Lexie Mountain Boys

The perfect amalgamation of Carpark Records’ chameleonic roster, Lexie Mountain Boys’ live performances are equal parts frenzied harmony, percussive chant, and moving museum installation. They formed in 2005 with a rotating cast of Baltimore friends, perplexing critics with their cross between performance art and choral-group aesthetic.

“Sparkly” by Young Magic

Globally minded dream-pop pair Melati Malay and Isaac Emmanuel collect natural sound recordings from their travels. This video, from their 2012 album Melt, features footage collected from their travels along the east coast of Australia. Young Magic dropped their sophomore album, Breathing Statues, last May, which critics praised for its cohesion and cinematic quality.

“Fiona Coyne” by Skylar Spence

Skylar Spence (Ryan DeRobertis, formerly known as Saint Pepsi) pairs spunky soul vocals and discotheque vibes in this title track from the “Fiona Coyne/Fall Harder” 7″ vinyl — his Carpark debut. DeRobertis lists Drake, new wave, funk, and Degrassi among his inspirations, as Fiona Coyne was the name of a character on the series. (We’d be down with a track dedicated to Spike, too.)

“Teenage Rhythm” GRMLN

GRMLN is the alias for Japanese-born Yoodoo Park, whose melodic growl, hurtling guitar chords, and crashing drums pose as perfect road-trip music. “Teenage Rhythm” is the first single from 2013’s Empire, which solidified Park’s induction into a new generation of Cali-cool surf rockers. Park also garnered attention for his inventive choice of covers, from Vampire Weekend’s “The Kids Don’t Stand a Chance” to Ben E. King’s “Stand by Me.”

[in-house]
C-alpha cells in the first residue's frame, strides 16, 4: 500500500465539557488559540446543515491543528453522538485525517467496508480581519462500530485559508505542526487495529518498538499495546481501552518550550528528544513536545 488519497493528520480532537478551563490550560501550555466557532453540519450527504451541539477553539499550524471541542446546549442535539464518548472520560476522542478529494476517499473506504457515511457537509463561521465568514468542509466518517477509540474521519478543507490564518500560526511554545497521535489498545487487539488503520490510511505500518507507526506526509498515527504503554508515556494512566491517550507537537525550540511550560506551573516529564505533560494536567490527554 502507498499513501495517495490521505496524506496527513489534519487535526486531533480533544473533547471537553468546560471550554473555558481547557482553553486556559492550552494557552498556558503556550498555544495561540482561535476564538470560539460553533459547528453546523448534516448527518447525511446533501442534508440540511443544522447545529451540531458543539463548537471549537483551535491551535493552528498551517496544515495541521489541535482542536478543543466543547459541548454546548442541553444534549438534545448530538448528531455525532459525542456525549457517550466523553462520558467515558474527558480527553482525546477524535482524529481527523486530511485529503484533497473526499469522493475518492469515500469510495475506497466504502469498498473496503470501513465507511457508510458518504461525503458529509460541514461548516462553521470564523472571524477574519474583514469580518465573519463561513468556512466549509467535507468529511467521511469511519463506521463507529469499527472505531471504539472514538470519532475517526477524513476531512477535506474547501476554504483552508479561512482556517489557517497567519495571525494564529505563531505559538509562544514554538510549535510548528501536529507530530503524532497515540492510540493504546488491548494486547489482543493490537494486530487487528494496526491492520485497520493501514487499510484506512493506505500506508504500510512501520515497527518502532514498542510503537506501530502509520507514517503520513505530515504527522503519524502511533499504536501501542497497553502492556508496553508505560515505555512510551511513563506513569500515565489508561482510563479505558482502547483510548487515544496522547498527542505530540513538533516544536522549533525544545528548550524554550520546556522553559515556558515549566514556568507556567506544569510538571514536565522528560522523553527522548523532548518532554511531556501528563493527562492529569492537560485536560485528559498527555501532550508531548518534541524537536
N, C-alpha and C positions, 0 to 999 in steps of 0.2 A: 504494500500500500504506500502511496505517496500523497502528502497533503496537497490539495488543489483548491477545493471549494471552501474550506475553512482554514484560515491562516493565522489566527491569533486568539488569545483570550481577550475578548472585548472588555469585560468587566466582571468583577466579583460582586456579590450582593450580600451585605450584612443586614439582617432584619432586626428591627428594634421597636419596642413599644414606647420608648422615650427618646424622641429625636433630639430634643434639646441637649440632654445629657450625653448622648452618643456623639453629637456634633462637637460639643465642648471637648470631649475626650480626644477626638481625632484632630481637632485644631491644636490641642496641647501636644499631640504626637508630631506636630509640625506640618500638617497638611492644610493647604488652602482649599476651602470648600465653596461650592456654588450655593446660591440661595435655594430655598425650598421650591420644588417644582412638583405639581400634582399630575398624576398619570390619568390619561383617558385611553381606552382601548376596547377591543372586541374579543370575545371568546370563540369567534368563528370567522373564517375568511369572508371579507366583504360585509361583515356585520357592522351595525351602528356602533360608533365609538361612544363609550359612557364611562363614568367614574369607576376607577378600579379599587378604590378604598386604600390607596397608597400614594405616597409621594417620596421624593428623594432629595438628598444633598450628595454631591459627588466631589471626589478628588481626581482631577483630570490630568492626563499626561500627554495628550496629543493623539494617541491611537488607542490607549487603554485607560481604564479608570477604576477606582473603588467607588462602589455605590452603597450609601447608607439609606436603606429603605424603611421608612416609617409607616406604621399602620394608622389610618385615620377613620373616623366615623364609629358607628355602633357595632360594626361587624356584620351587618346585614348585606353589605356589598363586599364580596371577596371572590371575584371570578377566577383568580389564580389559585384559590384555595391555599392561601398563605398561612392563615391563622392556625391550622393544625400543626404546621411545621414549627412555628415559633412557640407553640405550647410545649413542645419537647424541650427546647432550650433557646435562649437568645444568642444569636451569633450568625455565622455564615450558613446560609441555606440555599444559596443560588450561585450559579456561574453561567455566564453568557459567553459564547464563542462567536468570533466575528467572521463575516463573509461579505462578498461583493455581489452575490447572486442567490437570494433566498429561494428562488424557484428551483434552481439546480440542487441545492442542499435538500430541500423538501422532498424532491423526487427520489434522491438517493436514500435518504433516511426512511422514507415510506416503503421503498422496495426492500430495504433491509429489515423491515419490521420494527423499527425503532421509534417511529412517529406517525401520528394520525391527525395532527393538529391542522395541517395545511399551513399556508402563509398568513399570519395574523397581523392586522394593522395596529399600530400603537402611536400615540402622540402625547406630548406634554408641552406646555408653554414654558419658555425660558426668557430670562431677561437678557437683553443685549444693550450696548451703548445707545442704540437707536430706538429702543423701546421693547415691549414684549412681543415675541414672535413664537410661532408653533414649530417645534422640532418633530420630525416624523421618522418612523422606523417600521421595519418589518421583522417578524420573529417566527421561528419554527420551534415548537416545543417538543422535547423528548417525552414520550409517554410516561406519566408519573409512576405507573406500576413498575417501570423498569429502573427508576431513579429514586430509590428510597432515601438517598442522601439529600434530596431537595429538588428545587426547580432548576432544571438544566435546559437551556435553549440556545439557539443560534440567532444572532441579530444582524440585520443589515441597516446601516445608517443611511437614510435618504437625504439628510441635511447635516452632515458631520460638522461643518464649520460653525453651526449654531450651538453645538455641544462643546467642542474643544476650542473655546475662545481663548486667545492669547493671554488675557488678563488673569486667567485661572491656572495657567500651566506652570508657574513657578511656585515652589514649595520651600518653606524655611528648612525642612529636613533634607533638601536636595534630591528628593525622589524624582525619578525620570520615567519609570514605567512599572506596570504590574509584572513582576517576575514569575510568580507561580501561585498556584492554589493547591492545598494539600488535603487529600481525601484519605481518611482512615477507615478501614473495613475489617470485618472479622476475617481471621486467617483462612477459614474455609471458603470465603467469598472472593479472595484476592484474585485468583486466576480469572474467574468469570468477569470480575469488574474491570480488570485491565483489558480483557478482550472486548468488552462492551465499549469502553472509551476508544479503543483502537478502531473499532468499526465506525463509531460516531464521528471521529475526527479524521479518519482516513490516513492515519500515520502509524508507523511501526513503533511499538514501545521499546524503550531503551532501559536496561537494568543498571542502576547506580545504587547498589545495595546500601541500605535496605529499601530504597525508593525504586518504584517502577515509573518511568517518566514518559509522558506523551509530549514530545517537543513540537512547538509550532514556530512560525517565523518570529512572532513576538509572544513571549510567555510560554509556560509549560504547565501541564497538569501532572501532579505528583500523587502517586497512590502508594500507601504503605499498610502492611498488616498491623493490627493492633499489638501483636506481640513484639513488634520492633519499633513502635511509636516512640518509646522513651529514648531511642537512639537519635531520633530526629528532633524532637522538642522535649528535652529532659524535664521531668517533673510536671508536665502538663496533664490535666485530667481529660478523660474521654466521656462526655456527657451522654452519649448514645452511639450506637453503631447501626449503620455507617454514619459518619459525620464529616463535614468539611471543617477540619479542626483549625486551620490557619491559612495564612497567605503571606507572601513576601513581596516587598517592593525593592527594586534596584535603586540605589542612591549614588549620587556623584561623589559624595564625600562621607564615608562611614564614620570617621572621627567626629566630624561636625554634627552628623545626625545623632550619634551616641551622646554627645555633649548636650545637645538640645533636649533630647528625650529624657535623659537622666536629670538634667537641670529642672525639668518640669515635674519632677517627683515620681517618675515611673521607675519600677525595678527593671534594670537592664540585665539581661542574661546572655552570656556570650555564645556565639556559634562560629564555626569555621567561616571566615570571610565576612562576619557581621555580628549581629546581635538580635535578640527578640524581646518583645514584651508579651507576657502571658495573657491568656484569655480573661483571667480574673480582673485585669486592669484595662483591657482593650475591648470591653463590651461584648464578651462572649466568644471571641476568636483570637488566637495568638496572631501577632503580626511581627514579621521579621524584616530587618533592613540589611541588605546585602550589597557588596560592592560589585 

“Guy Picciotto” by Greys

These Toronto shoegazers waste no time piling on the noise, wails, and feedback in their appropriately grayscaled music video from their first full-length, last year’s If Anything. Perhaps tired (or making light) of critics’ constant comparisons to post-hardcore band Fugazi, they named their first single, above, after the band’s singer/guitarist.

“Rio” by Adventure

Drone-y vocals and Eighties video-game dance beats permeate “Rio,” from Baltimore transplant Benny Boeldt’s 2011 sophomore album, Lesser Known. Boeldt was once associated with Baltimore art collective Wham City, which boasts Carpark Records’ veteran Dan Deacon as one of their musicians.

“Heaven” by Popstrangers

This heady trio from New Zealand makes ethereal, punk-inflected pop on “Heaven,” from their first full-length album, 2013’s Antipodes. Last year’s Fortuna signaled a sonic departure for the band, which had them graduating to more melodic, airy compositions.

“Yes I Know” by Memory Tapes

Memory Tapes’ (a/k/a Dayve Hawk) gorgeous vocals rise like a fleet of balloons on “Yes I Know,” from 2011’s Player Piano. That same year, the video was nominated for a Grammy for Best Short Form Music Video.

“Should Have” by Cloud Nothings

In this video for the Ohio natives’ single from their self-titled 2011 album, youth is a weird, wonderful, and sun-drenched thing. Cloud Nothings began life in 2009 as a solo project for lead singer/guitarist Dylan Baldi, who was then a Case Western Reserve University freshman, before adding drummer Jayson Gerycz and bassist Dan Saleh.

Carpark Records will throw the first of its sixteenth birthday parties at Baby’s All Right on March 6, with Lexie Mountain Boys, Greg Davis, Greys, Chandos, Ear Pwr, Safety Scissors, Adventure, Jimmy Whispers, and more. Find tickets here.

See also:
Learning About Speedy Ortiz by Bowling on the Eve of 4Knots Music Festival
Dan Deacon Sweats It Out at Baby’s All Right
Brooklyn Record Label Captured Tracks Takes Risks, Avoids Soundscan, and Sees Results